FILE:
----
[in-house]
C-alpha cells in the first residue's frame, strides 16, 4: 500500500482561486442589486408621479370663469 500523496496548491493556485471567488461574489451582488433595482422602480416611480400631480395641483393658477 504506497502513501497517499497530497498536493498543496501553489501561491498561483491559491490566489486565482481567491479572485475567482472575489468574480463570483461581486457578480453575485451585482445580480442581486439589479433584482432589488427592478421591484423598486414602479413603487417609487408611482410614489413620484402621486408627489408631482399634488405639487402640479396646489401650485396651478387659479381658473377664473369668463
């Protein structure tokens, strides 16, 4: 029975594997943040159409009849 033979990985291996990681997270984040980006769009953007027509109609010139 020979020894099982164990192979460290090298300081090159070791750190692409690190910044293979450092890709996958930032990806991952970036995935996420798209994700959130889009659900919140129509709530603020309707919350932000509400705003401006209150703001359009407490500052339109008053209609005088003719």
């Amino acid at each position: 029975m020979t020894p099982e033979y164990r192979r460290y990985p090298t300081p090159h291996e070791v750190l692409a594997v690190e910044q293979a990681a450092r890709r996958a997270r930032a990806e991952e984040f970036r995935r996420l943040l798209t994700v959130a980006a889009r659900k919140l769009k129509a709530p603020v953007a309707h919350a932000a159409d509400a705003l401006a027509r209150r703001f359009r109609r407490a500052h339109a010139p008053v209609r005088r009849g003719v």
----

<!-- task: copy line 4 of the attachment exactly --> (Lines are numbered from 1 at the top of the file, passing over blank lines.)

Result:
């Amino acid at each position: 029975m020979t020894p099982e033979y164990r192979r460290y990985p090298t300081p090159h291996e070791v750190l692409a594997v690190e910044q293979a990681a450092r890709r996958a997270r930032a990806e991952e984040f970036r995935r996420l943040l798209t994700v959130a980006a889009r659900k919140l769009k129509a709530p603020v953007a309707h919350a932000a159409d509400a705003l401006a027509r209150r703001f359009r109609r407490a500052h339109a010139p008053v209609r005088r009849g003719v």